Gulf oil spill could mark a turning point for Obama
Beset by problems at home and abroad Obama has come across as clinical in his response to the Gulf oil spill. But if Obama is to fulfill his bright promise of "change," failed policies should be revised. Heads should roll.
Provo, Utah — When President Bush clambered up on a pile of rubble after 9/11, seized a bullhorn, put his arm around a firefighter, and rallied the nation, it was a crowning moment of his presidency.
When he ill-advisedly flew over the Katrina disaster of 2005 and appeared disconnected with the agony of New Orleans, it was, in the view of many historians, the beginning of his presidency’s decline.
President Obama’s handling of the Gulf oil disaster could be a similar turning point. Despite his uneasy press conference and statements proclaiming he is in charge, despite visits to the scene to talk with officials rather than distraught commercial fishermen, his demeanor has come across as clinical rather than inspirational.
Even such well-wishers as Louisiana Democratic guru James Carville and former presidential adviser David Gergen have wrung their hands over his seeming disconnectedness. Mr. Carville wanted the president to fire officials and indict BP. (A criminal probe has now begun.) Mr. Gergen complained that if the United States had handled World War II like the Gulf oil spill, “We’d all be speaking German.”
An inexplicable moment in a presidential press conference came when the president seemed unaware whether Elizabeth Birnbaum, the top official in his oil-industy-monitoring agency, had resigned or been fired.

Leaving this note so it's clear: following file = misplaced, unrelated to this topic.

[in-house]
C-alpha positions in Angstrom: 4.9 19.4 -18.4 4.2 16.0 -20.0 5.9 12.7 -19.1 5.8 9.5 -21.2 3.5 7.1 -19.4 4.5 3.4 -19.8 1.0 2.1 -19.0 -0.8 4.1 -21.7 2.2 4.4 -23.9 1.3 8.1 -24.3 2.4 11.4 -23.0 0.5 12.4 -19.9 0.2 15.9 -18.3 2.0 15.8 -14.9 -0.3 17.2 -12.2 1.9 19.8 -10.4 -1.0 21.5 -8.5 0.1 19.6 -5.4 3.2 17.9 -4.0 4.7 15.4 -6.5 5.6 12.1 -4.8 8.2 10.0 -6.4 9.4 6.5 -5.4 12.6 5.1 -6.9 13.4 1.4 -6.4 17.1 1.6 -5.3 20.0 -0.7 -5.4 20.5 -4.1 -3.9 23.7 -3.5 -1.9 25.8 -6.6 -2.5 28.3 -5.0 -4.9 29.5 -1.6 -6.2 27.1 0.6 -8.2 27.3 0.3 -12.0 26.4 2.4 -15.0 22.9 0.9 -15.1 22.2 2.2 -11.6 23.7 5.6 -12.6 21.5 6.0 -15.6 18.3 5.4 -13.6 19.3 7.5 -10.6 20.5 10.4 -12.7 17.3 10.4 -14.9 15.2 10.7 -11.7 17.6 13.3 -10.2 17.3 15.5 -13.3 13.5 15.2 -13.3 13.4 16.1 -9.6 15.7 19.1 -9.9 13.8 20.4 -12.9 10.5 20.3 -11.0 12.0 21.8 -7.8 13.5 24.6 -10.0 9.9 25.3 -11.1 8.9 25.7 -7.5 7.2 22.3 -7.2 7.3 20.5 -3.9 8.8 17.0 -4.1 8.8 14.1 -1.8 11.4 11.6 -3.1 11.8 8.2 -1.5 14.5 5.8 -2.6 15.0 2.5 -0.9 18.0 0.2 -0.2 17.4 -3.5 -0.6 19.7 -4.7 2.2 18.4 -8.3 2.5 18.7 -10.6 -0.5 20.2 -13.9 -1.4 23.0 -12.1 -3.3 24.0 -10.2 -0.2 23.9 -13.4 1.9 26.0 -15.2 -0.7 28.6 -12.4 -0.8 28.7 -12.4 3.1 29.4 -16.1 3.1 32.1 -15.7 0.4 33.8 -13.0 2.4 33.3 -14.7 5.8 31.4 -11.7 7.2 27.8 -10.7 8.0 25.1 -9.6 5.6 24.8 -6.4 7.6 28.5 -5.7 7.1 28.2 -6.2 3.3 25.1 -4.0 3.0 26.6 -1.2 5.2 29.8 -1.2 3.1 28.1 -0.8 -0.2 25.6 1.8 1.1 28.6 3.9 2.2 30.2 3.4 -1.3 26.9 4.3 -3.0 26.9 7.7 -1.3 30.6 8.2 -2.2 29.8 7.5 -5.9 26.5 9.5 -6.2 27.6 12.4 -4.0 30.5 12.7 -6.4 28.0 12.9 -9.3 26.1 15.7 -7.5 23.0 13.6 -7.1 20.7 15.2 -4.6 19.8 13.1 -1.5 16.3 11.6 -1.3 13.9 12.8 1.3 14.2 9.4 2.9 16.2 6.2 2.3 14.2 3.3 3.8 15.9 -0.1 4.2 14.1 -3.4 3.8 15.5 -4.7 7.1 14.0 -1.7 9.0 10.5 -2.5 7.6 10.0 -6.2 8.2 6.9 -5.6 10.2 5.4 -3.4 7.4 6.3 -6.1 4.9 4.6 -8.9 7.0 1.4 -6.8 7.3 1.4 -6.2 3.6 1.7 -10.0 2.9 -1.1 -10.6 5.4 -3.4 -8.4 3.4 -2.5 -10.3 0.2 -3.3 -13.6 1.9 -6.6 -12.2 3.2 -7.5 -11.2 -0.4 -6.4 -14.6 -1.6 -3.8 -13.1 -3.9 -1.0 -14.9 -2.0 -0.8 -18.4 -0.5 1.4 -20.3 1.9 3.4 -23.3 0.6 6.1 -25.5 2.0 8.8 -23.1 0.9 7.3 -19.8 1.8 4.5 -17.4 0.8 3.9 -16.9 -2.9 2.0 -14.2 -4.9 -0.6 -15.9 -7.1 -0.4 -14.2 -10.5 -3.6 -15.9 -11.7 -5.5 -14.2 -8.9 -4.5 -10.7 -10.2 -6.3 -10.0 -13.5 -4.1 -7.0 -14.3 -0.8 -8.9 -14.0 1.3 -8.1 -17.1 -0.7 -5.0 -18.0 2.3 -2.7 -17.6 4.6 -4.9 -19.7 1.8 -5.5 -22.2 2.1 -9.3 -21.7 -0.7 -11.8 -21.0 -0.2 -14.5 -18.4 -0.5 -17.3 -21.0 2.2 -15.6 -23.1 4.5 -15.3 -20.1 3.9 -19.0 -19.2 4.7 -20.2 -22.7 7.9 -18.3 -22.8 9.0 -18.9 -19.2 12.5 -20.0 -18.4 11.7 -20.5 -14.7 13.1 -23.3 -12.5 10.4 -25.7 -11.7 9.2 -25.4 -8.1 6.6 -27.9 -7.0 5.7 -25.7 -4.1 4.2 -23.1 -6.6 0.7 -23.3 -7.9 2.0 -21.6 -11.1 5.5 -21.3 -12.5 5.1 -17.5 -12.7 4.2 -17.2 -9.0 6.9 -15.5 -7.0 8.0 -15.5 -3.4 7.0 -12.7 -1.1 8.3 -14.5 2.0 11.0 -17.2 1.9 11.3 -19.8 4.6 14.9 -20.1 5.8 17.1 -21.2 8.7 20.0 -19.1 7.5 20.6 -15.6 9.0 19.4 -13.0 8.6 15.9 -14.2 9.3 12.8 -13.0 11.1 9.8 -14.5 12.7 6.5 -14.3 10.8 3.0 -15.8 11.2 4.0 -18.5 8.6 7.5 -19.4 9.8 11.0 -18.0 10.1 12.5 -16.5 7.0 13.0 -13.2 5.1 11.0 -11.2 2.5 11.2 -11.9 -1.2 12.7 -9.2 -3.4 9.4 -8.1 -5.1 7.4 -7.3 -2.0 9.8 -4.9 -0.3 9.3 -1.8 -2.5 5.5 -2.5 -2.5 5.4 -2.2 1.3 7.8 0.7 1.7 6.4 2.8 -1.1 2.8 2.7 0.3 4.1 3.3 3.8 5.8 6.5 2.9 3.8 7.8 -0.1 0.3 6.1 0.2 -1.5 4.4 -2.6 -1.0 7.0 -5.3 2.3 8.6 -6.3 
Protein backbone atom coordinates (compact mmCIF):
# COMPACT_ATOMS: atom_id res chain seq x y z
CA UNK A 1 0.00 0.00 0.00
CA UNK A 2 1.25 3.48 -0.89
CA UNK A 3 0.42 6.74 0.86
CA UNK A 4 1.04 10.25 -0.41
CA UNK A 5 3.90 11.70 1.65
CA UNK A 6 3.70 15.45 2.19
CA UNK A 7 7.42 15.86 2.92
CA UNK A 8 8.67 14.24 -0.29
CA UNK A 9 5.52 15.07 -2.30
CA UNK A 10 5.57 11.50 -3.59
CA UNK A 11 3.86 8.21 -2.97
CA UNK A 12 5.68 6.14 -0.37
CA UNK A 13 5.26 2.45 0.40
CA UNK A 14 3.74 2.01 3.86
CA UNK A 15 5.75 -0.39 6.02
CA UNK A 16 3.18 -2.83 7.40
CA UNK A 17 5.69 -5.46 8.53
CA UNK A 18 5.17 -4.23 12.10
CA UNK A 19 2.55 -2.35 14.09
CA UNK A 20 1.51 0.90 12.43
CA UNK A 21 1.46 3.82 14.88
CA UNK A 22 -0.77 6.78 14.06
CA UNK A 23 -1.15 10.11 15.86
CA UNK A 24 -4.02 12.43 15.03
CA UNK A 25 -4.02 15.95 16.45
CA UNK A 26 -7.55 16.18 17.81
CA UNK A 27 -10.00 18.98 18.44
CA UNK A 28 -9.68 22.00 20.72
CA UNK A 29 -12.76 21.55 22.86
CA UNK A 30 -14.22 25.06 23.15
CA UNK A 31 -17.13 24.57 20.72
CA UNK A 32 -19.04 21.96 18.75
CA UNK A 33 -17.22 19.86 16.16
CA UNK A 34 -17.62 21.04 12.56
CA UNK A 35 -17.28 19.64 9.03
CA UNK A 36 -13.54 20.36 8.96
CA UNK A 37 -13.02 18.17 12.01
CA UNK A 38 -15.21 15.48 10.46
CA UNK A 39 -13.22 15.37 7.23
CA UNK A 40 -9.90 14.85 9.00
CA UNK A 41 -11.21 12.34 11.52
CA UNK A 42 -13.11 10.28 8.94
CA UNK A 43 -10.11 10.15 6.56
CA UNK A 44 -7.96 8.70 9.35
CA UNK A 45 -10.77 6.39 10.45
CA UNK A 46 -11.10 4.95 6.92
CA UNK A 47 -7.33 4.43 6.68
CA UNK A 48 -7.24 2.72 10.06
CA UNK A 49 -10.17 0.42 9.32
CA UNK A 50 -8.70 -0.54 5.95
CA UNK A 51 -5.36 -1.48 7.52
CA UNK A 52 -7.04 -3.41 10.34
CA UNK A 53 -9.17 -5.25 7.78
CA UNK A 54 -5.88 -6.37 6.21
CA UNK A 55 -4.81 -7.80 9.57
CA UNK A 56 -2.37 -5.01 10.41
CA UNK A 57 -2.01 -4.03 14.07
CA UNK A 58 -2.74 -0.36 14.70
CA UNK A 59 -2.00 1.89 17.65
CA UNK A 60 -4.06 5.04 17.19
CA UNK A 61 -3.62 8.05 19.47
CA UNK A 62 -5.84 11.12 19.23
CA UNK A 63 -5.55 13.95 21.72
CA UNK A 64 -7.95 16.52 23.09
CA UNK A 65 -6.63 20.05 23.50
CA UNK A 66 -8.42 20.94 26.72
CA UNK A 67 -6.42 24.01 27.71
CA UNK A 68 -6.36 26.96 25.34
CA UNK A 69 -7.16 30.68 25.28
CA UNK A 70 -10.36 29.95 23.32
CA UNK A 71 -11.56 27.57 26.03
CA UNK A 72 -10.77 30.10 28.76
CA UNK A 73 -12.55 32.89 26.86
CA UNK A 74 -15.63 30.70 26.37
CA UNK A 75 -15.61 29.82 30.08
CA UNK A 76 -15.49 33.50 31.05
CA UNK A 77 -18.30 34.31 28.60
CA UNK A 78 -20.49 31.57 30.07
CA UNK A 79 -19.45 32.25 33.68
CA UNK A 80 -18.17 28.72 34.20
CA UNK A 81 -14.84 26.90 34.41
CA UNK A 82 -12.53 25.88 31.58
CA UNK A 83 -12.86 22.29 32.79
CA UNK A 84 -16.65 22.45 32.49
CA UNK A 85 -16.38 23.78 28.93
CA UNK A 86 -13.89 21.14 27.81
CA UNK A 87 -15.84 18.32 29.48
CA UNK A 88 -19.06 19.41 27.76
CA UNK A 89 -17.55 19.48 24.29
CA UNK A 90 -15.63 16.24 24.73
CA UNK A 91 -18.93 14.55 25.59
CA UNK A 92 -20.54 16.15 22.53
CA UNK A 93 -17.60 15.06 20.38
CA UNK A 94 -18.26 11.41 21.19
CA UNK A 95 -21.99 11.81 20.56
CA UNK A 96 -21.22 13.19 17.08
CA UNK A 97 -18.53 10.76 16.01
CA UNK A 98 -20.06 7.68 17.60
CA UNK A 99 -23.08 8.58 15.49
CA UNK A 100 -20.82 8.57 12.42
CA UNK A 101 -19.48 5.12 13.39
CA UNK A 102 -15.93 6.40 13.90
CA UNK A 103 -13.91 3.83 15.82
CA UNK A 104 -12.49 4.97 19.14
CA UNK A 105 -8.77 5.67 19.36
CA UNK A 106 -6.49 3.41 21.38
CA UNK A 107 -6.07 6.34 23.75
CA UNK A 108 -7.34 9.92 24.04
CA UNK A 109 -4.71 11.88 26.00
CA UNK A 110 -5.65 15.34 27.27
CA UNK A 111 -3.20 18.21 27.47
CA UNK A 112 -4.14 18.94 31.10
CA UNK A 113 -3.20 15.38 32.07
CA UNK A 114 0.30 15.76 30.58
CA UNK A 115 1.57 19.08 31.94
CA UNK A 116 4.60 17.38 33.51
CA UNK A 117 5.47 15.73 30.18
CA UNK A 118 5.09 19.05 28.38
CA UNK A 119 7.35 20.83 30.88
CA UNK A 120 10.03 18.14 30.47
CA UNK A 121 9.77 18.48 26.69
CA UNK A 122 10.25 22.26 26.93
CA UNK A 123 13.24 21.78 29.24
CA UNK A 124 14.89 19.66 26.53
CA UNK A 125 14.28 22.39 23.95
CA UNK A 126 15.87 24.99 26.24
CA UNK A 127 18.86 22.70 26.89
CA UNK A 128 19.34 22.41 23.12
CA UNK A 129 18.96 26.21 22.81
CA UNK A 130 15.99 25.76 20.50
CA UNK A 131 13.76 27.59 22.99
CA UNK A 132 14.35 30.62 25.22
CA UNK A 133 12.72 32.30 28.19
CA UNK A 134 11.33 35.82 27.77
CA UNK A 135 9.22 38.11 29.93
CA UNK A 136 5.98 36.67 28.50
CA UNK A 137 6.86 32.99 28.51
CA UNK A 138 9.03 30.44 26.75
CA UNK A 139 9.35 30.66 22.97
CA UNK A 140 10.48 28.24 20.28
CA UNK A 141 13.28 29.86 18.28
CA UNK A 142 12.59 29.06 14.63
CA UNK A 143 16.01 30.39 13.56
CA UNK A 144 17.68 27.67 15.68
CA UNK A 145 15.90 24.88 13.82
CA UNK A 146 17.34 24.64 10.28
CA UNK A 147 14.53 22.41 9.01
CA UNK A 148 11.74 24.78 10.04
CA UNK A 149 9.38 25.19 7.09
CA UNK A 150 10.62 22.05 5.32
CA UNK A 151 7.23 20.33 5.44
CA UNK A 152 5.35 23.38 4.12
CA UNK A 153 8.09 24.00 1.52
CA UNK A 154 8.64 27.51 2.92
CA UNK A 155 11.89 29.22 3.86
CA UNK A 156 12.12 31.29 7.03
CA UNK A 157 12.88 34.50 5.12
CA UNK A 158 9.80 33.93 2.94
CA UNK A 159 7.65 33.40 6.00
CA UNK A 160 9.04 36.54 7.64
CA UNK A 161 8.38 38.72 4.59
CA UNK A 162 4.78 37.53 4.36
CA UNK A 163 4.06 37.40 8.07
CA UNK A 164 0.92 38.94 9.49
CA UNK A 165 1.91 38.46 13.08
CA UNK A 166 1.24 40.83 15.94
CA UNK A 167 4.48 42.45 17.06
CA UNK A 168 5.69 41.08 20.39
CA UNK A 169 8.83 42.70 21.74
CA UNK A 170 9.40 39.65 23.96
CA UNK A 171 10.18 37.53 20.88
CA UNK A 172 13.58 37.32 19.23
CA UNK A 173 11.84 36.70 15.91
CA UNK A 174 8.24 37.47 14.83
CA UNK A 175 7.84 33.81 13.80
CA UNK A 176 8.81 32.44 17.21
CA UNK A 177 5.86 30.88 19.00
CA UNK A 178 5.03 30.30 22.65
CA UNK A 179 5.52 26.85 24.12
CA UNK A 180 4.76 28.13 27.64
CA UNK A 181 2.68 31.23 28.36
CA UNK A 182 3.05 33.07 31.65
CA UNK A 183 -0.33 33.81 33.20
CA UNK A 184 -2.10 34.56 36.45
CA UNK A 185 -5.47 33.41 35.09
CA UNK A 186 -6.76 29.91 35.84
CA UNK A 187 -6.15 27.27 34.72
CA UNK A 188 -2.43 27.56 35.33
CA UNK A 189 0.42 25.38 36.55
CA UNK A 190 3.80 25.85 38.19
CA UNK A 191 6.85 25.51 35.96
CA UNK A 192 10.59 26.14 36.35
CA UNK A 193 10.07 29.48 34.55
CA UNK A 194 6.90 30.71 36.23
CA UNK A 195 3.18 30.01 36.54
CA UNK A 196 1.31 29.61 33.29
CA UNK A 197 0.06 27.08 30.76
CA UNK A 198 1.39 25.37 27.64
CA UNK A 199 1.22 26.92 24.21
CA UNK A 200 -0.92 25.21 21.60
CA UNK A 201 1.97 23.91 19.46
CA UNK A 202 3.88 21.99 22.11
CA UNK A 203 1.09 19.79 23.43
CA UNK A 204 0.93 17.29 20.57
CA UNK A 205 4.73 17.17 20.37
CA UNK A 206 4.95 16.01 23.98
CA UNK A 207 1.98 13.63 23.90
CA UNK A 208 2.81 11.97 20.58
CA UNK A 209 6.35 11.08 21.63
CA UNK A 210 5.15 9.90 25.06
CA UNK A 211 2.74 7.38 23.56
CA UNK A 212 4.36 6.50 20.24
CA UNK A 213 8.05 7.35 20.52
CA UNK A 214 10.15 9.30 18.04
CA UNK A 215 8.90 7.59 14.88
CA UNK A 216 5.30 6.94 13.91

Mr. Obama’s standing is not helped by the fact that the Gulf oil disaster coincides with a kind of perfect political storm of problems for him at home and abroad.
At home there is tawdry revelation that White House Chief of Staff Rahm Emanuel, a take-no-prisoners political operative, had co-opted former President Clinton to offer favors to Congressman Joe Sestak in a failed bid to secure his withdrawal from Pennsylvania’s Senate primary race. The aim was to clear the way for incumbent Arlen Specter.
Old Guard Democrats, and even some jaded journalistic pundits, proclaim that this attempted bribery is normal business practice in Washington.
But that is exactly the president’s problem. He was the knight on the white horse who won the election on a pledge to change Washington’s sleazier ways. If he sanctioned the Emanuel initiative, it was a betrayal of that promise. If Mr. Emanuel acted without the president’s knowledge, then Emanuel should have lost the president’s trust, and possibly his job.
Meanwhile the Obama presidency is beset by:
•10 percent unemployment.
•A reputation for loading up future generations with debt.
•A failure, not entirely his fault, to achieve the bipartisan concord with Republicans he promised during his election campaign.
Nor is there a whisper of enthusiasm for tackling another major looming challenge, the bankruptcy of Social Security. Mr. Bush courageously took a crack at this, despite all the political negatives. His effort foundered in congressional timidity.
Abroad there is the distinct probability that Iran will acquire the wherewithal to develop a nuclear weapon. And North Korea may kiss off all attempts to disarm its nuclear weapons. This does not augur well for the Korean Peninsula.
China is reveling in its new economic, financial, political, and naval power, and treats with case-by-case whimsy the Obama administration’s requests to be helpful.
Israeli Prime Minister Benjamin Netanyahu is a thorn in the Obama administration’s Middle East policy, and Arabs and Israelis will only engage in mystical explorations if they don’t actually have to meet with each other.
If Obama is to fulfill the bright promise that many Americans saw in his soaring campaign oratory, he needs a presidential retreat of the kind Jimmy Carter ordained at a low point in his presidency. Failed policies should be revised. Heads should roll. “Change” should become a reality and not a campaign slogan.
John Hughes, a former editor of the Monitor, writes a biweekly column.